MVC addresses Menemsha’s summer traffic troubles

Connecticut architect will focus on traffic, parking, and pedestrian safety.

Adam Turner, at left, director of the MVC, goes before Chilmark planning board members, from left, Janet Weidner, Peter Cook, John Eisner, and town clerk Jennifer Christy last Monday. MVC is hiring a consultant to look at traffic issues in Menemsha. — Edie Prescott

Martha’s Vineyard Commission (MVC) director Adam Turner told the Chilmark town planning board that he will hire William Brewster of Brewster Architects of Lebanon, Conn., to help plan to improve the familiar, beloved, but overpressed and chaotic scene at the end of the road that ends at the Menemsha Beach. It’s a summer hot spot for bathers, boaters, and shellfish lovers, especially at sunset. Mr. Turner could not say how much the professional advice would cost.

The work will begin with about two weeks devoted to an assessment of the area and of the press of summer activity. The architect will work with the MVC and the planners to produce conceptual sketches of solutions, followed by construction drawings.

MVC will fund this process through the construction drawings, then the town of Chilmark will pay for implementation.

Planning board member Joan Malkin thought the “look” of the town is important, but that the “design” of Menemsha really is key.

“We have right of last refusal if the town doesn’t like what he comes up with,” planning board member Janet Weidner said. “We’re the ones paying for the implementation of this, ultimately — that message needs to get across to the town too.”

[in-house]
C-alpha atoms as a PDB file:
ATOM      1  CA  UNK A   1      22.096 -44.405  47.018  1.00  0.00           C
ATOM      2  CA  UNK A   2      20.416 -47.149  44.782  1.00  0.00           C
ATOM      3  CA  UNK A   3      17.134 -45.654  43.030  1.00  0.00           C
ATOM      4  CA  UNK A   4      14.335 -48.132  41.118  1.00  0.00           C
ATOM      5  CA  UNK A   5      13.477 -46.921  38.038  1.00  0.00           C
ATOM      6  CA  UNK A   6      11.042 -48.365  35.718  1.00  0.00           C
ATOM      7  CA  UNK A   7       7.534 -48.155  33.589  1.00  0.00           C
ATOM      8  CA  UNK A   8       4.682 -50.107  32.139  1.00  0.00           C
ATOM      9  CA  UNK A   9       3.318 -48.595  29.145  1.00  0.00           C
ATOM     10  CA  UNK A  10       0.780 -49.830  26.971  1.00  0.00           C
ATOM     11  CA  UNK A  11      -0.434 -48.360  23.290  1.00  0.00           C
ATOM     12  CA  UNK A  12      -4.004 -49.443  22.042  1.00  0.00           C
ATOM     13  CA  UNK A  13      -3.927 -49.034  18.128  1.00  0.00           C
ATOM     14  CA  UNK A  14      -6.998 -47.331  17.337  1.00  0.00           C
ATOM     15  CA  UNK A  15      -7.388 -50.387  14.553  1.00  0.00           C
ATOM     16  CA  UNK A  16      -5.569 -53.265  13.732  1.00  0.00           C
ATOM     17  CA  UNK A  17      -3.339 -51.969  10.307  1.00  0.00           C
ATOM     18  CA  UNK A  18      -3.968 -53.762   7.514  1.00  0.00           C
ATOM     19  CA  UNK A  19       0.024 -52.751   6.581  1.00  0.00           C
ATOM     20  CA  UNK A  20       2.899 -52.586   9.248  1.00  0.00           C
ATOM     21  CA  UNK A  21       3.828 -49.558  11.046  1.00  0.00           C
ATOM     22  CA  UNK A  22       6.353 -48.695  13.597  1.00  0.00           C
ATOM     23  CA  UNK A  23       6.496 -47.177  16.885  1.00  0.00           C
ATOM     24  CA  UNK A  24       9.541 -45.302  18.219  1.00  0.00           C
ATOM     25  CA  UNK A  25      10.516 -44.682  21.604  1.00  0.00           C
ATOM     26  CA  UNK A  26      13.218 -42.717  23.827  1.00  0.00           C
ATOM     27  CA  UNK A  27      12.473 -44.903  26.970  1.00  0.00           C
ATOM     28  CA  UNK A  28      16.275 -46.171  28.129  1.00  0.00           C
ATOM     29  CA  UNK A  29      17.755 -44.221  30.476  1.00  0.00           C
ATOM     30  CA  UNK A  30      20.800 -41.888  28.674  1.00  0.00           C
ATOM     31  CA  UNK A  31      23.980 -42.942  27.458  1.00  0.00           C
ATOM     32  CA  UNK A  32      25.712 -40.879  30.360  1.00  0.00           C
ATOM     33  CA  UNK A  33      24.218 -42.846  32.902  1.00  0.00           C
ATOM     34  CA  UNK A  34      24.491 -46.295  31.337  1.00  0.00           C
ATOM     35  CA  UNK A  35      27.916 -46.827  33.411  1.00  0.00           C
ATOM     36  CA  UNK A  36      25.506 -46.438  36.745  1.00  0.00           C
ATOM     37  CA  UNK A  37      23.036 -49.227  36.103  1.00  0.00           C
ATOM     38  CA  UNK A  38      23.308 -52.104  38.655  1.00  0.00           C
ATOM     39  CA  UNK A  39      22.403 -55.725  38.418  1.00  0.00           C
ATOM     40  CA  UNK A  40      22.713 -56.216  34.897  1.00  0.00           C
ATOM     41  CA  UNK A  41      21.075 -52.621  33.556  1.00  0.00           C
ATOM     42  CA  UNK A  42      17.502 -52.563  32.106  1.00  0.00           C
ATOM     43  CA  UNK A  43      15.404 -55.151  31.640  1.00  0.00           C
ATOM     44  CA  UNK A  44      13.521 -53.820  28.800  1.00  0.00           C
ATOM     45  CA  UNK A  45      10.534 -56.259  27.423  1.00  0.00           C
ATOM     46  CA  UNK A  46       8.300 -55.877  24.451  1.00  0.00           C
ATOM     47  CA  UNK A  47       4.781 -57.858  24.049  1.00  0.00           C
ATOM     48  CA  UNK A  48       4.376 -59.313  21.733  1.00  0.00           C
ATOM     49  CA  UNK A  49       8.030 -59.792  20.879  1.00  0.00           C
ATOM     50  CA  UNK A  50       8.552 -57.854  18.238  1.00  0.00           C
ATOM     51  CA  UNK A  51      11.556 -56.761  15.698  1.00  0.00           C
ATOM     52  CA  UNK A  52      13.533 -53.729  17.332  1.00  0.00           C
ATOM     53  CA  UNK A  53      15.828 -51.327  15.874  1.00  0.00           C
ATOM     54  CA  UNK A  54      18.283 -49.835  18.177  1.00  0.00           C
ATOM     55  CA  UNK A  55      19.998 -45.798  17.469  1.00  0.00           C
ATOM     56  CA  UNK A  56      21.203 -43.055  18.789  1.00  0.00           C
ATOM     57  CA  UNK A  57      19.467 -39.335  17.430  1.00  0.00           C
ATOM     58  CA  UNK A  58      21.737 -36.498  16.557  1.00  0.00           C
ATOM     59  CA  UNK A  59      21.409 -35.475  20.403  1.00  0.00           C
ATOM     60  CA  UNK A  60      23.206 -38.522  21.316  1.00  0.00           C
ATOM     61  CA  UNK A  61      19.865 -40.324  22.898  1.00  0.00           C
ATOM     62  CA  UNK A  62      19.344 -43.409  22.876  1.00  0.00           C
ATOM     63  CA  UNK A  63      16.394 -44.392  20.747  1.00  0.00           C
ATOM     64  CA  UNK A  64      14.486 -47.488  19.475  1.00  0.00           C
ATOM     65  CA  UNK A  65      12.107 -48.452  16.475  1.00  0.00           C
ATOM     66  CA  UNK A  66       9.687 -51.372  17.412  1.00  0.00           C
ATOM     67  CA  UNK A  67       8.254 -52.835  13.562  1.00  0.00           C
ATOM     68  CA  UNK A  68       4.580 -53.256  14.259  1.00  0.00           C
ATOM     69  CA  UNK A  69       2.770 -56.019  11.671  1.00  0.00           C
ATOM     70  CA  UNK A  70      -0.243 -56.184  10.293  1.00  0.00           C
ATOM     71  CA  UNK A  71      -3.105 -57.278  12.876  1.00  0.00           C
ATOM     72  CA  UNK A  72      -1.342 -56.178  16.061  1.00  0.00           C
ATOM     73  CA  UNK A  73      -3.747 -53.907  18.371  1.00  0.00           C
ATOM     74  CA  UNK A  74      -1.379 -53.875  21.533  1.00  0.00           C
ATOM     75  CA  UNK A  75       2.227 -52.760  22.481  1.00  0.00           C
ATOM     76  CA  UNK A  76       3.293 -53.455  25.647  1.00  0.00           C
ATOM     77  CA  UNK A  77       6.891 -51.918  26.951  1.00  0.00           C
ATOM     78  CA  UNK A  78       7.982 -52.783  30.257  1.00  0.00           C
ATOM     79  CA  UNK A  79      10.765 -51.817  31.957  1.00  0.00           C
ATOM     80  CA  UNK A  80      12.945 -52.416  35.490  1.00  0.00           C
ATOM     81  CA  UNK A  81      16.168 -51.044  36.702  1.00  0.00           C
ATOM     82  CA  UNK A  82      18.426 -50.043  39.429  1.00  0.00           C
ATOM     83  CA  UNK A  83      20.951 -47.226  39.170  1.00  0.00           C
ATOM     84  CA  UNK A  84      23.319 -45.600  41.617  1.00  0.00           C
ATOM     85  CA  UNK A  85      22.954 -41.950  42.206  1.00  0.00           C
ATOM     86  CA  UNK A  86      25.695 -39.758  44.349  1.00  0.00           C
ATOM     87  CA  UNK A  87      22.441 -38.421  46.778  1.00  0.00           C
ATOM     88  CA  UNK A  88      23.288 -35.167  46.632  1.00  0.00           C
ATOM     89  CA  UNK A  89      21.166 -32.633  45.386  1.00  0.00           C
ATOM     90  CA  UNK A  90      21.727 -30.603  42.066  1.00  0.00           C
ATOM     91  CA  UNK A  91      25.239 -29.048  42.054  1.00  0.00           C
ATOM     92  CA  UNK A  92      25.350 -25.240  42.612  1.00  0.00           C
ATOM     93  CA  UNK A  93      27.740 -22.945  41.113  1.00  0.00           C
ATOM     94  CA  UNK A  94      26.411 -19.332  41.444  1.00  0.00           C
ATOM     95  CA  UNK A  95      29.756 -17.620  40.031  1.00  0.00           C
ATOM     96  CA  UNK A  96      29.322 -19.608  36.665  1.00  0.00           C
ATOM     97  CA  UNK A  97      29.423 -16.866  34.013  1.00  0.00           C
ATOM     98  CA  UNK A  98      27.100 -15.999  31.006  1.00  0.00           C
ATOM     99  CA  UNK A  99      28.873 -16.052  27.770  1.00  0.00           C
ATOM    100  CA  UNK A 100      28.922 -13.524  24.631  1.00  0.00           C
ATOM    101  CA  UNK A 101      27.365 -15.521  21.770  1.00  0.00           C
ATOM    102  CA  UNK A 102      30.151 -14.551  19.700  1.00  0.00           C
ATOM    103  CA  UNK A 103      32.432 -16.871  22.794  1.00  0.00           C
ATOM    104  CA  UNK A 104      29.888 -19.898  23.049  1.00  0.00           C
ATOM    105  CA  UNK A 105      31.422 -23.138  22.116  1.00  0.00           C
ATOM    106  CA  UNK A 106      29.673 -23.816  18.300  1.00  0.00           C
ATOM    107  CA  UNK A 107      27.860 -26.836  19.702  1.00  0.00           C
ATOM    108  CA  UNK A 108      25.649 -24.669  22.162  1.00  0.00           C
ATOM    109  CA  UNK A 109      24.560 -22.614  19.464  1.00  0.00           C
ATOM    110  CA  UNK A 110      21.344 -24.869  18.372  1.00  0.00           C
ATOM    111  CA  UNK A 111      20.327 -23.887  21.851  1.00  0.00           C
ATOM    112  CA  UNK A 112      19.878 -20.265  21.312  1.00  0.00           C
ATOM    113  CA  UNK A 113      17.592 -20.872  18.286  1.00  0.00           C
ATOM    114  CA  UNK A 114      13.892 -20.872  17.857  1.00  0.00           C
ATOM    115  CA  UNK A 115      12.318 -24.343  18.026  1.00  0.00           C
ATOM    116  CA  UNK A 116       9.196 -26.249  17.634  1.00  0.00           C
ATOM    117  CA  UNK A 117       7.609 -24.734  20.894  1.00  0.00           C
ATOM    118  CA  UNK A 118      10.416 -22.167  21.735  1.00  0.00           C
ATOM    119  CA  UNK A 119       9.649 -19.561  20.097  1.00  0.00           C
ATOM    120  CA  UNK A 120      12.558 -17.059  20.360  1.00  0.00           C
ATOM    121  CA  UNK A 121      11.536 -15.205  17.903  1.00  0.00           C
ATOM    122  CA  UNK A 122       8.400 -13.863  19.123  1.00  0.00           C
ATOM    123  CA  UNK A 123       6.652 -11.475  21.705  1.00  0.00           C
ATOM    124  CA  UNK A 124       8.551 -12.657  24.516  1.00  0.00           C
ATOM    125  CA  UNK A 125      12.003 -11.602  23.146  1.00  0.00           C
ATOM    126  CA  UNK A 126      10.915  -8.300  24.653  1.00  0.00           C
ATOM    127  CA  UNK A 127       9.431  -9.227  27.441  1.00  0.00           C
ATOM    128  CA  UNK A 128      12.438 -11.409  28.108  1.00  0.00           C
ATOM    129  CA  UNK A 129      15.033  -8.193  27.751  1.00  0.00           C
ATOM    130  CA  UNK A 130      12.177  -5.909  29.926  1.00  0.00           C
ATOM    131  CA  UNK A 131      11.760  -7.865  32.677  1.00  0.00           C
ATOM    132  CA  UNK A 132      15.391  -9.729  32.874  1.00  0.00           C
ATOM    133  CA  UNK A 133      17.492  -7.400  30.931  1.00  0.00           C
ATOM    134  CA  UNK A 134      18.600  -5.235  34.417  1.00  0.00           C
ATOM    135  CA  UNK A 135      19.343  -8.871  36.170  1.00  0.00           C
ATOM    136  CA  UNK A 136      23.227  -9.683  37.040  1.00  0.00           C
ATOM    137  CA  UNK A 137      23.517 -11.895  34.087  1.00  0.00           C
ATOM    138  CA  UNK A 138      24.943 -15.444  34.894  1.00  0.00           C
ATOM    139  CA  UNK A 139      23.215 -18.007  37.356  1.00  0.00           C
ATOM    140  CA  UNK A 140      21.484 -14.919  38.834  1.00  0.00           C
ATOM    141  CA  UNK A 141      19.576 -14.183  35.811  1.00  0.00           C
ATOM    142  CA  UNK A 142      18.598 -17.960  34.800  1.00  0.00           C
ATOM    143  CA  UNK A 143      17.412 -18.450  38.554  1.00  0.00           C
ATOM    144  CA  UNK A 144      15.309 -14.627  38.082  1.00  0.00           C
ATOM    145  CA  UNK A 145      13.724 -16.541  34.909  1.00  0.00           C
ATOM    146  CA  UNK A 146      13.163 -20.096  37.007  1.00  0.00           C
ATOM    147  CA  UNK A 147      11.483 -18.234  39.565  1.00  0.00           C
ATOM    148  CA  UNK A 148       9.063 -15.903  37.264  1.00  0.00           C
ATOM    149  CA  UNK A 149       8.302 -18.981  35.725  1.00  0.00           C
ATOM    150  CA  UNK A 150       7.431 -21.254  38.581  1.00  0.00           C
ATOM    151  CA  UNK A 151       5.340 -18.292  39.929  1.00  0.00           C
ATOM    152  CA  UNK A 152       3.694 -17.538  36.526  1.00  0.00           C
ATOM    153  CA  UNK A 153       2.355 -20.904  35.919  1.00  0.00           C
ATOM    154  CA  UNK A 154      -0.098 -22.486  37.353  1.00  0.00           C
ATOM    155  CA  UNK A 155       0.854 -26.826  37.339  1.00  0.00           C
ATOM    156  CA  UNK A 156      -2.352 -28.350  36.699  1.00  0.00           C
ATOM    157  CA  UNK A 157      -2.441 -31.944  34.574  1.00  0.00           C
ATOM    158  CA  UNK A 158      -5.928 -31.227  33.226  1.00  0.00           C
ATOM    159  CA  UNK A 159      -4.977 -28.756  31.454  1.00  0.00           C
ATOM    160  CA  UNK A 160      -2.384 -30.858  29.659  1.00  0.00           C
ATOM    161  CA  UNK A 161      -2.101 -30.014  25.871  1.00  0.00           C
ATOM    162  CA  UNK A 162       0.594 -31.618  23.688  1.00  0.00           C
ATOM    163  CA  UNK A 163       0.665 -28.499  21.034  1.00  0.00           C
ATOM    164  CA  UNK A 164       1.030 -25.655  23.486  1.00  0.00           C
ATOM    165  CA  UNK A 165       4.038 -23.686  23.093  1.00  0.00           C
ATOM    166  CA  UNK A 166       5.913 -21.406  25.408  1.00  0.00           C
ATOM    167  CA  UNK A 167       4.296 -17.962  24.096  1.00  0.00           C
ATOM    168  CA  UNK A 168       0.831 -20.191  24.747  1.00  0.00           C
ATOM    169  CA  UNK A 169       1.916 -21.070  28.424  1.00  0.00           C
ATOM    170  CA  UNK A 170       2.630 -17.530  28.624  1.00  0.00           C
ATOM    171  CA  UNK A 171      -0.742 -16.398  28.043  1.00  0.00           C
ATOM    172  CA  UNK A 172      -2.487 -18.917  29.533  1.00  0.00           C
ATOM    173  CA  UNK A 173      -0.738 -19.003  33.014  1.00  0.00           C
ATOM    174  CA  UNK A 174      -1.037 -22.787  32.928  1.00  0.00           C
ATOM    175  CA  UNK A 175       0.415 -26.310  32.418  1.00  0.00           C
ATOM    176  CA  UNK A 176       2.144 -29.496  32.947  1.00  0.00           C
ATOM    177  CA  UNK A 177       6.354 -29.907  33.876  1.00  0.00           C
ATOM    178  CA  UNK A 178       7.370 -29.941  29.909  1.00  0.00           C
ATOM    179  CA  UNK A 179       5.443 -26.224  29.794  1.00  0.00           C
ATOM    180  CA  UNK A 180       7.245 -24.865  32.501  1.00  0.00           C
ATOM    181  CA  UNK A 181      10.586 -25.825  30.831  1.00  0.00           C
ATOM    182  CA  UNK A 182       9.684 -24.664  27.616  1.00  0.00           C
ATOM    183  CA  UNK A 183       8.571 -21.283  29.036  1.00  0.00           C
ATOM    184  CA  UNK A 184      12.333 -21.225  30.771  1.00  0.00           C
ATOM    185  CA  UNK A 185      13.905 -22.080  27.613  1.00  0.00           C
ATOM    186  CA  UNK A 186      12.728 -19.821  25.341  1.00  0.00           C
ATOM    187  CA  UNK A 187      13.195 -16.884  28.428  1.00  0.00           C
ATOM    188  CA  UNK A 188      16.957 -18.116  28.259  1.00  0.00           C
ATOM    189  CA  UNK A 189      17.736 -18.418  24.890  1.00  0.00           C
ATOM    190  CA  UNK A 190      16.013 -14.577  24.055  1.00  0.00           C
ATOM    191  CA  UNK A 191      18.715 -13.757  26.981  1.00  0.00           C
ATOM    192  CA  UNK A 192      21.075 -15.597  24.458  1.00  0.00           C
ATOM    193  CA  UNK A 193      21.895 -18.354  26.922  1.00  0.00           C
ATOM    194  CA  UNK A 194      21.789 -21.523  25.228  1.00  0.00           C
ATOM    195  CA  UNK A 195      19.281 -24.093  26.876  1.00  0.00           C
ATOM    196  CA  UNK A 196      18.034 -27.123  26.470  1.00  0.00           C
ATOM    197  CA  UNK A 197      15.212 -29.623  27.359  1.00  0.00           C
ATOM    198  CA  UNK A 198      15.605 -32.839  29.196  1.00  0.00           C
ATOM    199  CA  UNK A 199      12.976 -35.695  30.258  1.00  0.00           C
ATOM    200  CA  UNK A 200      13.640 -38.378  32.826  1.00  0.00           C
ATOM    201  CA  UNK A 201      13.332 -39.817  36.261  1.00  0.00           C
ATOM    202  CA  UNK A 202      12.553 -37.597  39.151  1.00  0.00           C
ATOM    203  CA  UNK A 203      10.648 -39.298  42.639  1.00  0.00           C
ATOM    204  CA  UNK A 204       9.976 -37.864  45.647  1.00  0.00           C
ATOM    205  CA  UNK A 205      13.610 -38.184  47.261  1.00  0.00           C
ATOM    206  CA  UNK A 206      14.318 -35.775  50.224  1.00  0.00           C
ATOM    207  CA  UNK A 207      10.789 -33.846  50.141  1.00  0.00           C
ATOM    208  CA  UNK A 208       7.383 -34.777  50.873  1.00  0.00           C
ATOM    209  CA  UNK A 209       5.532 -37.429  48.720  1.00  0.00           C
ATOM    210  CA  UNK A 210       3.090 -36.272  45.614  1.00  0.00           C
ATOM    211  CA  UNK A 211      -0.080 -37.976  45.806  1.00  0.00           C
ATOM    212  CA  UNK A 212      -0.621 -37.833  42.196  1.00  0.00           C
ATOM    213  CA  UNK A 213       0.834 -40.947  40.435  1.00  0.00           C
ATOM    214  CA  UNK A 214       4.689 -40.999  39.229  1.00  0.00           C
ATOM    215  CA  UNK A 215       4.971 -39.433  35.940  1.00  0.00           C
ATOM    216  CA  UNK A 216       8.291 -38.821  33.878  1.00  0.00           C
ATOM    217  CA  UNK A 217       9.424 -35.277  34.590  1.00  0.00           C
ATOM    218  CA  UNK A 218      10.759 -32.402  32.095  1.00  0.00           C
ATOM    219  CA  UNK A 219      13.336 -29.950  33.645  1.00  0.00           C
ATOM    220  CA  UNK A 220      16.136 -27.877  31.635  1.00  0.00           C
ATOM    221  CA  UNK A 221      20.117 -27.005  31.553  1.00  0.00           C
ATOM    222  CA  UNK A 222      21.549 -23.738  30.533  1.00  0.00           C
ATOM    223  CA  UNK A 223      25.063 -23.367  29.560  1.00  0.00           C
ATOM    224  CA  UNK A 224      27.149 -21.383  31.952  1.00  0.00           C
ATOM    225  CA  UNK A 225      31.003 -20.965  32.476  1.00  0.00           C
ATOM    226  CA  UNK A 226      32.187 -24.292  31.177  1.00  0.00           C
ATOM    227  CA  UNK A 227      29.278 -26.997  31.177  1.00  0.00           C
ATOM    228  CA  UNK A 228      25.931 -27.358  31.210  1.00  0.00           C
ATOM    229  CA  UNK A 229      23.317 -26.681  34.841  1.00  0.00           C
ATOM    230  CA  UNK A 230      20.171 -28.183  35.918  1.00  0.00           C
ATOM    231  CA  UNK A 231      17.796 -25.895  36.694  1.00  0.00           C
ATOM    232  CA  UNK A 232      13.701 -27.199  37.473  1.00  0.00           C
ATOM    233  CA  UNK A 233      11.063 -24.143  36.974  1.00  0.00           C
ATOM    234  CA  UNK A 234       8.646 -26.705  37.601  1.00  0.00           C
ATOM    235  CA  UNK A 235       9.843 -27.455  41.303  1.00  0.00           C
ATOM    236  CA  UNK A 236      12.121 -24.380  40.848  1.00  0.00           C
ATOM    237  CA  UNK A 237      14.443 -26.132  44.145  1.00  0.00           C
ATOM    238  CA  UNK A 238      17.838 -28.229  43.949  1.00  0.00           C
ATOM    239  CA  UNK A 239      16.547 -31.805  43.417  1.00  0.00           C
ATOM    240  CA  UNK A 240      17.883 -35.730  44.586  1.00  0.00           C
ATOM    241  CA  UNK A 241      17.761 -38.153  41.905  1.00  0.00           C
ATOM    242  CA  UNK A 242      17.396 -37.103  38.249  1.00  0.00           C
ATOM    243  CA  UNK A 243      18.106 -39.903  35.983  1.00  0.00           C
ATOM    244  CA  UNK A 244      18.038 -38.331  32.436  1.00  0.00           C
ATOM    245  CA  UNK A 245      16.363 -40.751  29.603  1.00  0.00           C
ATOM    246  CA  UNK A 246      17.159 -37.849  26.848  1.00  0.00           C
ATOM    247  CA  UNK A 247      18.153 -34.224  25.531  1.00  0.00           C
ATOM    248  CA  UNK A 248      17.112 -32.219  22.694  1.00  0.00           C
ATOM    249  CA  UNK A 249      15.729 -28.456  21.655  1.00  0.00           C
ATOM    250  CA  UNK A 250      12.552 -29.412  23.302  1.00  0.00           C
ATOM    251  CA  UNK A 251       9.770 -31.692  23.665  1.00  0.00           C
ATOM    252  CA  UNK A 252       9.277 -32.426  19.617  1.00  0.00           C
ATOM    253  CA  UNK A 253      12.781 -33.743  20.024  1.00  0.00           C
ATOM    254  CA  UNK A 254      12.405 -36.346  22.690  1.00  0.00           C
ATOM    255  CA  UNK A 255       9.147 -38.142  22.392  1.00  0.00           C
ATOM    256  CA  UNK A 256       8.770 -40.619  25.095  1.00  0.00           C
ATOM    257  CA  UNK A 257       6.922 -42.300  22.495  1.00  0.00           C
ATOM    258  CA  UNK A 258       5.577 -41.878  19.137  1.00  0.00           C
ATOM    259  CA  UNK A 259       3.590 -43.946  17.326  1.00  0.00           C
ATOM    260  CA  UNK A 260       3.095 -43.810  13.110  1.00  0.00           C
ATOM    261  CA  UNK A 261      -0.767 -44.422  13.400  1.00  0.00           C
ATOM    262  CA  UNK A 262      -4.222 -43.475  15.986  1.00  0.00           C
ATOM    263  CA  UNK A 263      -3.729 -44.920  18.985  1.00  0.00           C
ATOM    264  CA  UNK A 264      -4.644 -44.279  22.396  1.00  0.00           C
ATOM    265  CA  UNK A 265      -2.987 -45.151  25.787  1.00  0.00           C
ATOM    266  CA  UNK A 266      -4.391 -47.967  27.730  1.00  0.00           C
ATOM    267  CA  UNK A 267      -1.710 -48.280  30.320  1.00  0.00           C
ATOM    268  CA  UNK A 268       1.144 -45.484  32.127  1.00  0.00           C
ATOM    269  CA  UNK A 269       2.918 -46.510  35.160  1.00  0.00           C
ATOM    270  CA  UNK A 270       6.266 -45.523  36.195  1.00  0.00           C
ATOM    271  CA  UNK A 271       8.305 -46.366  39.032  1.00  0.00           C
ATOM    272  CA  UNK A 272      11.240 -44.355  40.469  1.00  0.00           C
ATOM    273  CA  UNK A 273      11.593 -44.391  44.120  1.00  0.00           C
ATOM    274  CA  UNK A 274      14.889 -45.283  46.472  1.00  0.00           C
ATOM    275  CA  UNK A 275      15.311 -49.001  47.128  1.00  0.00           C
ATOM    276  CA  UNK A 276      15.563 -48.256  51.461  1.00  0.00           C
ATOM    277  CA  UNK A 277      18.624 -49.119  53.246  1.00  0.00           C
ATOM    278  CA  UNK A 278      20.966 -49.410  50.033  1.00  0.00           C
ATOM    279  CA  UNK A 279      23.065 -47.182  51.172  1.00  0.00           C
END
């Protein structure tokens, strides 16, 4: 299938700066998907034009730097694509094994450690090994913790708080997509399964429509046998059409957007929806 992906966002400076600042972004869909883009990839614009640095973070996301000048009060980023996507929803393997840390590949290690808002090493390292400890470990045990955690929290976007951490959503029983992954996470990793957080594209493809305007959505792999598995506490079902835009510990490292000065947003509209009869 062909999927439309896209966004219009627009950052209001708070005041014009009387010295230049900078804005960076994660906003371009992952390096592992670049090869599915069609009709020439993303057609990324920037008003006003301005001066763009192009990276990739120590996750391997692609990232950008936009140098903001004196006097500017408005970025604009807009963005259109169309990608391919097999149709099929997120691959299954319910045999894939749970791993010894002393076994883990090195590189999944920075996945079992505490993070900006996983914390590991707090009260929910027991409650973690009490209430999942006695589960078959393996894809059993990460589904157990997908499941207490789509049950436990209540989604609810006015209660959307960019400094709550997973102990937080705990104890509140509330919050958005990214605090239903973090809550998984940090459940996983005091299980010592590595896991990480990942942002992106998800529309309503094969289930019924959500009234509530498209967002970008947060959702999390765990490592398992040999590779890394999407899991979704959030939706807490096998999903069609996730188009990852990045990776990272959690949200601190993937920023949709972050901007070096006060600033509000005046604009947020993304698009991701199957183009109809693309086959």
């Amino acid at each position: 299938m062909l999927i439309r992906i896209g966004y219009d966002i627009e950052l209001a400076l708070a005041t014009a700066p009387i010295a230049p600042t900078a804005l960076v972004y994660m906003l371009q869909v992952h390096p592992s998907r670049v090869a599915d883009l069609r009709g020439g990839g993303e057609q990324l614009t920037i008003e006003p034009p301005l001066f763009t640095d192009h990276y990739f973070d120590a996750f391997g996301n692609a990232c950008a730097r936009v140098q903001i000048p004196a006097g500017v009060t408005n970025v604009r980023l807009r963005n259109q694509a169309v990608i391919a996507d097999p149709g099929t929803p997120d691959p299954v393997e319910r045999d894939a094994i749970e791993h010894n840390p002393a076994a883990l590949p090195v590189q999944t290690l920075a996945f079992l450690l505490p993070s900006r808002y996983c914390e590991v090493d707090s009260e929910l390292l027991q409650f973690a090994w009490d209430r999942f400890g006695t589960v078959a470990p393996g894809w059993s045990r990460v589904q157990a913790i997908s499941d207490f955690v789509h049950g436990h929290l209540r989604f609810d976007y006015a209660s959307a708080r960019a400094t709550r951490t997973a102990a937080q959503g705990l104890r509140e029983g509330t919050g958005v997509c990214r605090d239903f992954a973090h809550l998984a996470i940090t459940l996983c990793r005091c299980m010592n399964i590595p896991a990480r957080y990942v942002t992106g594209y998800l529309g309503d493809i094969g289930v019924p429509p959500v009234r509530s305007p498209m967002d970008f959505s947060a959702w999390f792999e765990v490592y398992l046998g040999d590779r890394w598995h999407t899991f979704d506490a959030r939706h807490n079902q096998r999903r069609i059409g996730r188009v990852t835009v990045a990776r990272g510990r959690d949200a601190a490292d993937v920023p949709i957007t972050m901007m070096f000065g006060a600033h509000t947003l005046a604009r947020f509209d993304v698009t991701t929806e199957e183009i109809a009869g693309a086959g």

Brewster Architects has done a plan for the historic Connecticut town of Colchester, and Mr. Turner said that the town implemented the Brewster plan, so he thought Brewster really “listened to the officials’” concerns in Colchester.

“Menemsha is a ‘place’ — having a creative transportation guy is the best way to do it,” Mr. Turner said. “You don’t want to change it, but you want to solve the problem.”

Ms. Malkin said planning board members would be able to explain to Brewster “what it is that the people seem to like,” and to also explain “that we’re kind of a low-budget town — we can’t afford dramatic structural changes.”

“You don’t want to lose what you’ve got, but you want to create safety and get people off the streets,” Mr. Turner said. “There’s a fine line between losing the charm and character of that area and trying to do too much.”

Mr. Turner said that even if what is done is very “low key,” he thinks [William Brewster] is the “right guy.” “You’re still going to have to lead him to what you want — you’re his client,” Mr. Turner said.

“What we’re aiming for is not suburbanization, but safety and convenience,” Ms. Malkin said. “I feel totally comfortable that he can produce something.”

“He’s going to have to listen to [the planning board] and translate exactly what it is that you want,” Mr. Turner said. “I’m here to help you guys.”